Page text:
Thoughts on "The Mythical Man-Month"

I just finished reading "The Mythical Man-Month," and I wanted to write down some thoughts before I forgot them.

Although each discussion in the book drips with insight, there were a few things that particularly got my attention.

The thing that most struck me was a thing that had been in my mind and on the tip of my tongue for months before I picked up the book. Brooks calls it "conceptual integrity," and it serves as one of the central themes of the book. The most critical thing to the success of a software system is conceptual integrity. In order to be successful, the idea of what the software system is and what it does cannot be decided by committee, but should instead be determined by one or perhaps two minds. Although I've only been developing software professionally for a couple years, I've seen a lack of conceptual integrity plague just about every piece of software I've worked on.

Another of my favorites was the chapter "Plan to Throw One Away" because, again, it strikes close to home. The general idea here is that when an organization is building software based on a totally new idea, the plan should always be to recognize that this first system will be a prototype that will be discarded and not delivered to customers. The organization and the powers that be must accept that it is literally impossible to get a new concept right the first time. Trying to pile new features on top of a prototype as a long term strategy will only lead to much sorrow and gnashing of teeth.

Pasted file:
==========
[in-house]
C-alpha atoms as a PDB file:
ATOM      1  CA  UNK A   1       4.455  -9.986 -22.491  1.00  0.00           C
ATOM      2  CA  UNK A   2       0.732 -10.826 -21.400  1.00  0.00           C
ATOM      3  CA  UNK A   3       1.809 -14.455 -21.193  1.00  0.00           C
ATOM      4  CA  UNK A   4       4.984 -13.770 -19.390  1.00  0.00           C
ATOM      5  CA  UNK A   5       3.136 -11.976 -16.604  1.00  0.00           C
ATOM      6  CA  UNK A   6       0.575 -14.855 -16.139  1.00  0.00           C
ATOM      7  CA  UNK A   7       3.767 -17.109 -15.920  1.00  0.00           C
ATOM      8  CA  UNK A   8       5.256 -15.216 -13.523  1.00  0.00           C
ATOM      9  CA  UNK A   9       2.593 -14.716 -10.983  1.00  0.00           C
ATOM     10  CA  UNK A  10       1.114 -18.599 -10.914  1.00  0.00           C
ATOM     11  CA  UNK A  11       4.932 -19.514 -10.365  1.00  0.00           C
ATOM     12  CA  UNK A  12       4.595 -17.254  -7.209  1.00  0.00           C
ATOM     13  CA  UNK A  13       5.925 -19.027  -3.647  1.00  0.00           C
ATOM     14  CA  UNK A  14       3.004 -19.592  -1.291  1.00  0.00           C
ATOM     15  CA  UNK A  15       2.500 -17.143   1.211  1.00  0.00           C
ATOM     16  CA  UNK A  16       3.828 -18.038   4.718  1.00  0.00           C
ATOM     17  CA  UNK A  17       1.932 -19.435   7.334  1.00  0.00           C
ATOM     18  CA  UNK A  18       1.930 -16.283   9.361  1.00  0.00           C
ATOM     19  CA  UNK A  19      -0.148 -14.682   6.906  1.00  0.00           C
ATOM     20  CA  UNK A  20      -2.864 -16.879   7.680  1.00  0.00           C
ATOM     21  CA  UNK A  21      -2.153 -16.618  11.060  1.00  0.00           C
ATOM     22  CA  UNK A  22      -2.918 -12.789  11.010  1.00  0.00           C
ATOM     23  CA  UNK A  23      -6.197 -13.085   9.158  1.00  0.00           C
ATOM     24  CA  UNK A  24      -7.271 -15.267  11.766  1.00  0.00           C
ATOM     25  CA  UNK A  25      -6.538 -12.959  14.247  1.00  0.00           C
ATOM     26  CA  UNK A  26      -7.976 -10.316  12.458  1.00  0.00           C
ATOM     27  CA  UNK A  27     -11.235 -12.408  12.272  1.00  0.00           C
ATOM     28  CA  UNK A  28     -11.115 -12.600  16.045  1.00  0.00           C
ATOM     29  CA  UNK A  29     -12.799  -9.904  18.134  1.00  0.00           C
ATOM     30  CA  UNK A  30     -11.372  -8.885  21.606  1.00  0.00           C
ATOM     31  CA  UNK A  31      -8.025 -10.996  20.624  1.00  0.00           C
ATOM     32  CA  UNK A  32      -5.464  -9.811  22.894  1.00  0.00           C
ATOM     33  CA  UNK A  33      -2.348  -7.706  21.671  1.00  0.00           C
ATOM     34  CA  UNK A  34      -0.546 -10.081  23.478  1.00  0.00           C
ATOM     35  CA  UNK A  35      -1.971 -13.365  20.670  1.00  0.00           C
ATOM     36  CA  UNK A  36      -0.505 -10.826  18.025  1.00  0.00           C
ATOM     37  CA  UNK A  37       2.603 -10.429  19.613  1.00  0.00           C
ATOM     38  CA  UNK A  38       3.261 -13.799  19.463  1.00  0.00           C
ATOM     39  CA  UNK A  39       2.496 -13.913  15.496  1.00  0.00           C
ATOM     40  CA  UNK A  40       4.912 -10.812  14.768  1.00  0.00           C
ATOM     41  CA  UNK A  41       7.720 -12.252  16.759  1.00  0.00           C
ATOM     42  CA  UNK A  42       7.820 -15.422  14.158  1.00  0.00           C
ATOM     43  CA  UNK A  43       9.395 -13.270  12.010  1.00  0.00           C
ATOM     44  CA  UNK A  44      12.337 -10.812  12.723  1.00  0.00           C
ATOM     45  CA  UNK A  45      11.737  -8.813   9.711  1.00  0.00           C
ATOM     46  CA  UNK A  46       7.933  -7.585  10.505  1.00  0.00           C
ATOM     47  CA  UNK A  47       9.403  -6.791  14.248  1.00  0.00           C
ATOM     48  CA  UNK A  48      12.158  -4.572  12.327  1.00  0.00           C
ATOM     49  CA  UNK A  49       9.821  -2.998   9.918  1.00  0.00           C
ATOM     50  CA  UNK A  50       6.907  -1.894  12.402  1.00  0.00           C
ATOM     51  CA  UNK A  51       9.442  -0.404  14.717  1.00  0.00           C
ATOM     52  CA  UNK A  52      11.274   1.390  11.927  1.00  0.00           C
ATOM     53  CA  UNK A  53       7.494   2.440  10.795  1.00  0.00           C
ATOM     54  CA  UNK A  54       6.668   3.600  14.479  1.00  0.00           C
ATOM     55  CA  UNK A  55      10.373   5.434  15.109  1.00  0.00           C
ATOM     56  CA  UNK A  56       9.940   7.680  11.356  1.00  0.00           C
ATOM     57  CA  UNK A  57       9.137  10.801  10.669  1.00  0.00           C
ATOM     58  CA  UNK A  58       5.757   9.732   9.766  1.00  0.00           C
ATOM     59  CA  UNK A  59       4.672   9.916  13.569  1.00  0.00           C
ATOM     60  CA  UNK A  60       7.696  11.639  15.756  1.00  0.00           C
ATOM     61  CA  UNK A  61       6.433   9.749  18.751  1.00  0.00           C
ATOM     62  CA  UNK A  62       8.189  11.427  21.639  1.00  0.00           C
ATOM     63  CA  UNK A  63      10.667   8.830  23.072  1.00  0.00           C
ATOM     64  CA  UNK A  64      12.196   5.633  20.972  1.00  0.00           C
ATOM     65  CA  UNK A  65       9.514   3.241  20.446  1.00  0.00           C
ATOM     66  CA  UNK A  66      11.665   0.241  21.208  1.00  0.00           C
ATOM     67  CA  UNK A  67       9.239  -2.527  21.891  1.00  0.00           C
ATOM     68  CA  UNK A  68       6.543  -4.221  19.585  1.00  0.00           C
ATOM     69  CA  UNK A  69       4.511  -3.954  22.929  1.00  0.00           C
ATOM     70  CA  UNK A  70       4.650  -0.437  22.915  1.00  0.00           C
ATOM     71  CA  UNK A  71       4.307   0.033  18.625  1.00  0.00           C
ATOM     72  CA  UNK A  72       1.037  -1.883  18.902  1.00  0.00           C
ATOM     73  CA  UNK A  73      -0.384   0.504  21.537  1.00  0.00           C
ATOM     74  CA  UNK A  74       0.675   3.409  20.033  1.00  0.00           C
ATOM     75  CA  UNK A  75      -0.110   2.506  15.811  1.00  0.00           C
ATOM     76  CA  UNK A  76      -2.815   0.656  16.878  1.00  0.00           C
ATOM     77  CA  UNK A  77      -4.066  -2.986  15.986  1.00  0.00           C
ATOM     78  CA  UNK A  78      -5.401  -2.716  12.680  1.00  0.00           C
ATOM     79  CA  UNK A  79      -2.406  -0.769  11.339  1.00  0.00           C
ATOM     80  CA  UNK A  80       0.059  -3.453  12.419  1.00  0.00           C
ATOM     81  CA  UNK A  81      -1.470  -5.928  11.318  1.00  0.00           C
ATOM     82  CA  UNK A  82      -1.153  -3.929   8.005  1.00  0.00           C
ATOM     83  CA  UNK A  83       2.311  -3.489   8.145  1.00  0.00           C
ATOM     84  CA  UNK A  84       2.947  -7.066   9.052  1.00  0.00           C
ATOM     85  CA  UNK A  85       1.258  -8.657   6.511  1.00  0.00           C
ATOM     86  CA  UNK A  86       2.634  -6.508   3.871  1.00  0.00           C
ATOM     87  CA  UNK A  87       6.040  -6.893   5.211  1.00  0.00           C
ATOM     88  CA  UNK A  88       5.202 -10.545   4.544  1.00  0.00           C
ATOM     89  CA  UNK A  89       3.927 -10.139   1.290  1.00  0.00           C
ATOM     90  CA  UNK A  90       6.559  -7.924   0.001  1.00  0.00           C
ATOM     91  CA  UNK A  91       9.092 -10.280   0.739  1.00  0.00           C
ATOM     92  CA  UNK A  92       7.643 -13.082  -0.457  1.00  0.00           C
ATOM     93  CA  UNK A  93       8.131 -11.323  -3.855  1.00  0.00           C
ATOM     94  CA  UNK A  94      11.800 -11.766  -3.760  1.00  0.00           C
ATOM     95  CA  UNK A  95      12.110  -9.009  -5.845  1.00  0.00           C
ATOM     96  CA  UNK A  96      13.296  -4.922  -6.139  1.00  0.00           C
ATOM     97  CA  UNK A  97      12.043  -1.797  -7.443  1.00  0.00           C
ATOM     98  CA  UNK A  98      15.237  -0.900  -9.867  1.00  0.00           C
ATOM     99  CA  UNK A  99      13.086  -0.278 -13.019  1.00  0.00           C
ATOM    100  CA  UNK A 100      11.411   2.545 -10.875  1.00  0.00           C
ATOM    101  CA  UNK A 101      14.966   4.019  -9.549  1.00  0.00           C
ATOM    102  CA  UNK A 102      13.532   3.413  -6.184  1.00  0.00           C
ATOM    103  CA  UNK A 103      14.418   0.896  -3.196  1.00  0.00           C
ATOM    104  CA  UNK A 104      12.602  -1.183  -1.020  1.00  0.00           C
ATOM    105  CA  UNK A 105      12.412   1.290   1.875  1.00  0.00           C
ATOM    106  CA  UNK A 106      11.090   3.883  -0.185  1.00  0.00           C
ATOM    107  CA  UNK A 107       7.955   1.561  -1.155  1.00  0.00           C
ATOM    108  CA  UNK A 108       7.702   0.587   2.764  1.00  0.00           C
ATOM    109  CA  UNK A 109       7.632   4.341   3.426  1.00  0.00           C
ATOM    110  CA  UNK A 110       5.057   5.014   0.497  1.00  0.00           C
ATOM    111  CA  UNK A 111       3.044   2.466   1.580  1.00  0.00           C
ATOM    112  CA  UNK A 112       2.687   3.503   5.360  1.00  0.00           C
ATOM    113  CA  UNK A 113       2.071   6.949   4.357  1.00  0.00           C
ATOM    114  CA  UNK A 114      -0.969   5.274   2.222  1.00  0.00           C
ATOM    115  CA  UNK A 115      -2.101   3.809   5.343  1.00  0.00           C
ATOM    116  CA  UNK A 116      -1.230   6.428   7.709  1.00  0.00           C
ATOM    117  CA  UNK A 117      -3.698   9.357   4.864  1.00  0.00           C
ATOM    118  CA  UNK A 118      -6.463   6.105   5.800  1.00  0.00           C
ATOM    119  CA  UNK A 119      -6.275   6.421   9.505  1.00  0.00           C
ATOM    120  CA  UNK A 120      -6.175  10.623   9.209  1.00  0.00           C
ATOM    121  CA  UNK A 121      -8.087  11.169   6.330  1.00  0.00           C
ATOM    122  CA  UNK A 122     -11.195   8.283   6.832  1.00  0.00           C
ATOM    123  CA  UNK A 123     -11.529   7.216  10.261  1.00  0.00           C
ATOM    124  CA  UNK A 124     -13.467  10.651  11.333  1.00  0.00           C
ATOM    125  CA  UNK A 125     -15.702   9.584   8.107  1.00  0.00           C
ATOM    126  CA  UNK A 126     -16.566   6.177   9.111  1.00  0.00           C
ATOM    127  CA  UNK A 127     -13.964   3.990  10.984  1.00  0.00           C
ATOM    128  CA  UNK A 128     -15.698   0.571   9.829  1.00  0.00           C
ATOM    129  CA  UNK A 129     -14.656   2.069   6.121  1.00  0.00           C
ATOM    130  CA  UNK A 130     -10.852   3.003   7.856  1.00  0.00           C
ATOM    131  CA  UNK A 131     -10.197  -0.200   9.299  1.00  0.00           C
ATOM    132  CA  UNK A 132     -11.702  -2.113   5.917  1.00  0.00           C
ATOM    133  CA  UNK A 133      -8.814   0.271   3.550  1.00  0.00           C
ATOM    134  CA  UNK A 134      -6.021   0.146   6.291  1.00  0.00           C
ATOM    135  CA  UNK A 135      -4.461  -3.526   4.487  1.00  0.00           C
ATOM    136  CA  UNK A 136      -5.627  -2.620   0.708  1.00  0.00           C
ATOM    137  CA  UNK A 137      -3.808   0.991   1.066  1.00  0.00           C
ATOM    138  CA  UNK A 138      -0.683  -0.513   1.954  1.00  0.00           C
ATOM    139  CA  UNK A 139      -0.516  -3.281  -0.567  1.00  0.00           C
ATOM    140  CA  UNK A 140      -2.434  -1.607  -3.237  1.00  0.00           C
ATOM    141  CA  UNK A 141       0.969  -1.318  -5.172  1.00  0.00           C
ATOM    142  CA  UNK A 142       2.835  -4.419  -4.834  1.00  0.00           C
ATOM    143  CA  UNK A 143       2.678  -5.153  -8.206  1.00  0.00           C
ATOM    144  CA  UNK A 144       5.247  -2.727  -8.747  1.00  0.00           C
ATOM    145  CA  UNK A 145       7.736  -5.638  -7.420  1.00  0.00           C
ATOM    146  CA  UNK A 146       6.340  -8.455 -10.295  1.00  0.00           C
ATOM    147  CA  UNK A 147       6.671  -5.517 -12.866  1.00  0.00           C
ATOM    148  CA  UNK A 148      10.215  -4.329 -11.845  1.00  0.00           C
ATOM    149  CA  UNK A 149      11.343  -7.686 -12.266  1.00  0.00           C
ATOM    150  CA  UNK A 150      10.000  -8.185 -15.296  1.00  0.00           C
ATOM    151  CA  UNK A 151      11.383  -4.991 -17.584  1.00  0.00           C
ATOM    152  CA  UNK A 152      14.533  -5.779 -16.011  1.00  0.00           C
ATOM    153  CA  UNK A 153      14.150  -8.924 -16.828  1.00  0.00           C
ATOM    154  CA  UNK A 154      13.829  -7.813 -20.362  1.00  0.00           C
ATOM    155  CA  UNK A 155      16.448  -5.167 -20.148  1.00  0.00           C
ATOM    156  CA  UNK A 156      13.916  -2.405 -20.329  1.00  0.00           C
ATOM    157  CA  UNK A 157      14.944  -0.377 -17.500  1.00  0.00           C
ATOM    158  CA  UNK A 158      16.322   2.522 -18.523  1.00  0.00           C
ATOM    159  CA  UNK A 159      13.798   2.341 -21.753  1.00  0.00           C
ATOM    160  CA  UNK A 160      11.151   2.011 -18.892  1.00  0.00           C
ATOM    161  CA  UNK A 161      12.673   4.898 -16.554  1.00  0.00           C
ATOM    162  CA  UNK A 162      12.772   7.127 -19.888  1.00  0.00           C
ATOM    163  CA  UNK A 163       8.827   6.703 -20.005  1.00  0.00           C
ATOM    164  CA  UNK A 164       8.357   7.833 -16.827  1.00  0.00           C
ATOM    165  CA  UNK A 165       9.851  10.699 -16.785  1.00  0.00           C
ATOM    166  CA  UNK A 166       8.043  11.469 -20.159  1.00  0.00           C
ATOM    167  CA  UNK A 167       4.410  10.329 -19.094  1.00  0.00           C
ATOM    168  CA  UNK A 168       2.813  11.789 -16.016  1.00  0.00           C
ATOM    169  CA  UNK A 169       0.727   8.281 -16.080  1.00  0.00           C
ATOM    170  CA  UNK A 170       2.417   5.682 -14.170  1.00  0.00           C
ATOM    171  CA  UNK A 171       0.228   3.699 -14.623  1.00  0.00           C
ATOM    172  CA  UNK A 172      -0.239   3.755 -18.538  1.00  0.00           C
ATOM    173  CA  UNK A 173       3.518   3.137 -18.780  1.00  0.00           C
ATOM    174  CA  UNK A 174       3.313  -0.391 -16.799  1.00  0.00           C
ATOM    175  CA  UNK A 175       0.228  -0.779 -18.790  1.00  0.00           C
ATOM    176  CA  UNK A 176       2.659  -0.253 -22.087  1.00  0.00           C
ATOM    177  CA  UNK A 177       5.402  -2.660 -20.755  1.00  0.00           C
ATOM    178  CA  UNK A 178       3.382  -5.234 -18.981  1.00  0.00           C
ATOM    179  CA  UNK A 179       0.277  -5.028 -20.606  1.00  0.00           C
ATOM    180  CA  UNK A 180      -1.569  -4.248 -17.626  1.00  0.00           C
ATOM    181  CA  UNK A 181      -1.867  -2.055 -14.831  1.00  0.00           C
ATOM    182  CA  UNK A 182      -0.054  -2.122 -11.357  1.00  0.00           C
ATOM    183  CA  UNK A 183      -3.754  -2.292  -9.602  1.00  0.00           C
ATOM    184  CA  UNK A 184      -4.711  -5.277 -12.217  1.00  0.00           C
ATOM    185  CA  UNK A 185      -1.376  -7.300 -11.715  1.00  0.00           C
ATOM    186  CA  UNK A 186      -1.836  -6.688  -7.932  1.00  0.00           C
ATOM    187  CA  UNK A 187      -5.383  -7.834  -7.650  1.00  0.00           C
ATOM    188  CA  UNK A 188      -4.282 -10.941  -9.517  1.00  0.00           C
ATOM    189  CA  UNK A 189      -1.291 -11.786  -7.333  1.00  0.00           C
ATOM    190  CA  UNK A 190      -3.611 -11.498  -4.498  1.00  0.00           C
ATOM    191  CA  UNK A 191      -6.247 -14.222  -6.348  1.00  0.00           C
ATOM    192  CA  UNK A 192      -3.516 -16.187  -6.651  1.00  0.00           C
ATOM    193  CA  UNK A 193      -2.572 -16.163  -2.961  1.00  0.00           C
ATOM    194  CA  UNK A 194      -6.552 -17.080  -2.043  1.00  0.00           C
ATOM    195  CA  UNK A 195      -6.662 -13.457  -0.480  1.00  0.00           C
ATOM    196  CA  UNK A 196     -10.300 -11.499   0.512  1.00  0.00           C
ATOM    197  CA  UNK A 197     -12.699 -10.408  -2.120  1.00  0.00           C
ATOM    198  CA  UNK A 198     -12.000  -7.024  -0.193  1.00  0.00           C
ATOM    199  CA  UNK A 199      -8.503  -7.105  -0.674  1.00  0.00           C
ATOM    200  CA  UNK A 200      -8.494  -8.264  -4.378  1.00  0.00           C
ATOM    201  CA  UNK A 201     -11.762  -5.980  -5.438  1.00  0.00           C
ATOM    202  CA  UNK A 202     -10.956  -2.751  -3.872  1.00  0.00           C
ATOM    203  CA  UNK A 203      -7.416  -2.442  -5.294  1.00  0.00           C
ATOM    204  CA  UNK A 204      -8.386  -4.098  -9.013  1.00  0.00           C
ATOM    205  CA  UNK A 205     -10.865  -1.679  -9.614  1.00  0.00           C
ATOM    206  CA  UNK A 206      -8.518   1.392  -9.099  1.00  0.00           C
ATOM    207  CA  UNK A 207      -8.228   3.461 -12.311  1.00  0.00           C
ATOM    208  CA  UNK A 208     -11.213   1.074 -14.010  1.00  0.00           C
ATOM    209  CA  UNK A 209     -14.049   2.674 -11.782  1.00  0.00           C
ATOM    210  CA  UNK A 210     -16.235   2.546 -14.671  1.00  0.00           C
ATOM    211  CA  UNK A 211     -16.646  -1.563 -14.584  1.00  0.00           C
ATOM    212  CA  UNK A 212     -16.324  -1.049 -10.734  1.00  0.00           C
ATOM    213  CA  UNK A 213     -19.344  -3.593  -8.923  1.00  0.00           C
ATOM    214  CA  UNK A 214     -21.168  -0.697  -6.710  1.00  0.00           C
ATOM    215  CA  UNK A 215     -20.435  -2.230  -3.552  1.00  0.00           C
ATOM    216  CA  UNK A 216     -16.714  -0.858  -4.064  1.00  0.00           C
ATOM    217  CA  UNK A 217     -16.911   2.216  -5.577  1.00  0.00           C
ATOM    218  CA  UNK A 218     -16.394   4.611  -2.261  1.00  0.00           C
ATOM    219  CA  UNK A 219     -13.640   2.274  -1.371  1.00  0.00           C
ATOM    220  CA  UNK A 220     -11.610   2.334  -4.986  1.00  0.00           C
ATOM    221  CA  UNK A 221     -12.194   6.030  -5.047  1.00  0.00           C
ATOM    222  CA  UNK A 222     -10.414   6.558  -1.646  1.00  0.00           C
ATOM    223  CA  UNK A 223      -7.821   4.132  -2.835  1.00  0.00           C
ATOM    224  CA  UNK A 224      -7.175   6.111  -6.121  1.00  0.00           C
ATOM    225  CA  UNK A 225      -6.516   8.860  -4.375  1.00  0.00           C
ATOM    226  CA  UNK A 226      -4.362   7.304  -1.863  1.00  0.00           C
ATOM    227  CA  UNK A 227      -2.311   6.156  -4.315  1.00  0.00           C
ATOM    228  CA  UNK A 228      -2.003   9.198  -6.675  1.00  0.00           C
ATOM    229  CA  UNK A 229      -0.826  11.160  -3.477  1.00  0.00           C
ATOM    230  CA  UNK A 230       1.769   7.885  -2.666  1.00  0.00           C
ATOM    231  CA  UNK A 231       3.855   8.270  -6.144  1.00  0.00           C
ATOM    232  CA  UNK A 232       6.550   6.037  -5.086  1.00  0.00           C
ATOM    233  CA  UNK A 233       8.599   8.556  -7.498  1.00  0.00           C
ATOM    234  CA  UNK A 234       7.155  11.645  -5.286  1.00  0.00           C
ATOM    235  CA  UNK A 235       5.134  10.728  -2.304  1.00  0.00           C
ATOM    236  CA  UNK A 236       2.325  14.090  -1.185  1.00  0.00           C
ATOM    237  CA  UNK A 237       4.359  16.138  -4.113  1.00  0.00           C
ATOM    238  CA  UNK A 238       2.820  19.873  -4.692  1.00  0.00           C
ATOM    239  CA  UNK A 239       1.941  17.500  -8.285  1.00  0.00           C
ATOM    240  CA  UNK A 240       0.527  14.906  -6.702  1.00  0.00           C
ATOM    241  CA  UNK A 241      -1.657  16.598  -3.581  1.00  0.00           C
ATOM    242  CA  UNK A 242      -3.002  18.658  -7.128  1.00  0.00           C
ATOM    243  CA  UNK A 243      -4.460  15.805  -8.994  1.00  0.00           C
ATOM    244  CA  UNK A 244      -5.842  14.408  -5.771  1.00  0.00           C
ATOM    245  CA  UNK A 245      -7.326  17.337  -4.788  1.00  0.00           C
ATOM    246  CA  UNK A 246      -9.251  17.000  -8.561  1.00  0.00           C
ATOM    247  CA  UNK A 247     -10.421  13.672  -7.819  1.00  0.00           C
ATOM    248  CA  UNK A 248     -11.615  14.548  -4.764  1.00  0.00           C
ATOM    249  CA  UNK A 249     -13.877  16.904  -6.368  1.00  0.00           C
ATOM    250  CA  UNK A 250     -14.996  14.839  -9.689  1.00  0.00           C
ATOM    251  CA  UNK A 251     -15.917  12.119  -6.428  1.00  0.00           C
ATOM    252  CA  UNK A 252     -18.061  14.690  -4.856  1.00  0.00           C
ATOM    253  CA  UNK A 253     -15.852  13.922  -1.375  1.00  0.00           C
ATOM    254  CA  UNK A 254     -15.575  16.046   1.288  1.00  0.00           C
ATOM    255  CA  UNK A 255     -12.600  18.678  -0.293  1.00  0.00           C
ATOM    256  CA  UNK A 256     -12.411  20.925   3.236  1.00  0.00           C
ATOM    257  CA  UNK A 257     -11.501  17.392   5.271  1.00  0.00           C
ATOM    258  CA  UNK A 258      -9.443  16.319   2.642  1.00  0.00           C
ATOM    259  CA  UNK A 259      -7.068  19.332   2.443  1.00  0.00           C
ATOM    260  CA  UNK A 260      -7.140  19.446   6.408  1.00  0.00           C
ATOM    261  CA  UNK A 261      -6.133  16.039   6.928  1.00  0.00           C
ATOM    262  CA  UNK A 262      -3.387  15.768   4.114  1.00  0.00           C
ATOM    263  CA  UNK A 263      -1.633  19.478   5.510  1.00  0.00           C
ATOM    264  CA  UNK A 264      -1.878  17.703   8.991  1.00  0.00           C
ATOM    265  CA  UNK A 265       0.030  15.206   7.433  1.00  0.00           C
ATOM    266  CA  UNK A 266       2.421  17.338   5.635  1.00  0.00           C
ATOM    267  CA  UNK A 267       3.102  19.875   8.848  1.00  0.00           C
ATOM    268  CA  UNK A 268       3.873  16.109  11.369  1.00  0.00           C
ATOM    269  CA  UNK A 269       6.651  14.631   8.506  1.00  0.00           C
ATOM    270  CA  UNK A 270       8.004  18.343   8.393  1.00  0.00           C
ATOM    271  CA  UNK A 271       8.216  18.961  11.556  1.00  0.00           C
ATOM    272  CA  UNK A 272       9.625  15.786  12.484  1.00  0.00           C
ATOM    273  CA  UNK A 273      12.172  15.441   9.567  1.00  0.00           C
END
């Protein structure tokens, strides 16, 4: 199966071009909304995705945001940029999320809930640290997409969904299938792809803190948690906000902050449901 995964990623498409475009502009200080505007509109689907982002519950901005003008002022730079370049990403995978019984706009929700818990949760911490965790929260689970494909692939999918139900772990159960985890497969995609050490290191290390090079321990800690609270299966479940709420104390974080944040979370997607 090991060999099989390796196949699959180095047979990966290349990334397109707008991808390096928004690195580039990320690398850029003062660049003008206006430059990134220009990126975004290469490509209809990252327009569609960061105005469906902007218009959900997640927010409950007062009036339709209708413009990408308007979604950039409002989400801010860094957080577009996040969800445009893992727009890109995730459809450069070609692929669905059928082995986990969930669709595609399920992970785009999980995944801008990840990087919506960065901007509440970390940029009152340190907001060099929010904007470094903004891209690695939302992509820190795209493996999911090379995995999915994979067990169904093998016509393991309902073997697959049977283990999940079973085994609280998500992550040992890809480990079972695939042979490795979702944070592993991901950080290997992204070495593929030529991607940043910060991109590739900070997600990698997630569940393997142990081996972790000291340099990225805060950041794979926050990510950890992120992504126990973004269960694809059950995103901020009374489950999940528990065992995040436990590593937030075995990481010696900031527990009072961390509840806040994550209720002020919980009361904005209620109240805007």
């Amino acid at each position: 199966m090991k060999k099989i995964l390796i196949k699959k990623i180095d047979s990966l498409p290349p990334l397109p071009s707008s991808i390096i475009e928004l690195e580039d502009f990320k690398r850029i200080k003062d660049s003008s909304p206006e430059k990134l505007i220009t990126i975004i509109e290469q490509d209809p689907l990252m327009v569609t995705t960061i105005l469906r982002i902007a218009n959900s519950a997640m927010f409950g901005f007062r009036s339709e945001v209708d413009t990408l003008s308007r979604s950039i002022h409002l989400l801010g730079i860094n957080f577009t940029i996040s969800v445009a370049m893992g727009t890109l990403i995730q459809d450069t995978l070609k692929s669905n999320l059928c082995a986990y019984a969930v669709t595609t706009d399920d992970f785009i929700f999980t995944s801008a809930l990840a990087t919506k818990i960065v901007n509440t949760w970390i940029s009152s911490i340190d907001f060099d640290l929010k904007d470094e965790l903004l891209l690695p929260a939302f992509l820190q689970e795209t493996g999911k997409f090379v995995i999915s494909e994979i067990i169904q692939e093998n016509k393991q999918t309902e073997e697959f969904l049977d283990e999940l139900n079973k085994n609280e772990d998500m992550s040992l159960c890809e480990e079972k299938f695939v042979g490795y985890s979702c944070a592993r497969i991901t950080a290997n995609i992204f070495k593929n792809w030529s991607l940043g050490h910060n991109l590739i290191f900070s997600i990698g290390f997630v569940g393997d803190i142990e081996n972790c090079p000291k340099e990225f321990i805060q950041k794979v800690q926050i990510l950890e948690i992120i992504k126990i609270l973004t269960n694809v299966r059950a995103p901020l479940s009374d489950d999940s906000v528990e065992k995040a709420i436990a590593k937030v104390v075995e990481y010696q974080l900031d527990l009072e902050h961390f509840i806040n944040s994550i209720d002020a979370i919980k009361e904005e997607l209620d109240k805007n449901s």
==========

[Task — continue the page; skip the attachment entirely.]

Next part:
I also loved the chapter "No Silver Bullet--Essence and Accident in Software Engineering." This is the essay through which I originally became aware of Fred Brooks. Many times I would be reading a discussion of some new magical approach to software engineering on the Web, and someone involved in the discussion would reference this essay. I always thought I knew the general gist of it just going by the context in which I saw it referenced. But now that I've actually read it, it's even more insightful and prophetic than I could have ever imagined. It faithfully predicts many of the trends that have emerged since its original publication in 1986 and which ones would catch on. I was fascinated reading Brooks when he talked about how all the difficulties in software engineering can be classified as either accidental or essential, and that new approaches only really matter if they attack the essential.

As someone who cares deeply about his craft, I feel that I've been enriched tremendously by reading "The Mythical Man-Month." I could certainly never look at software engineering the same way.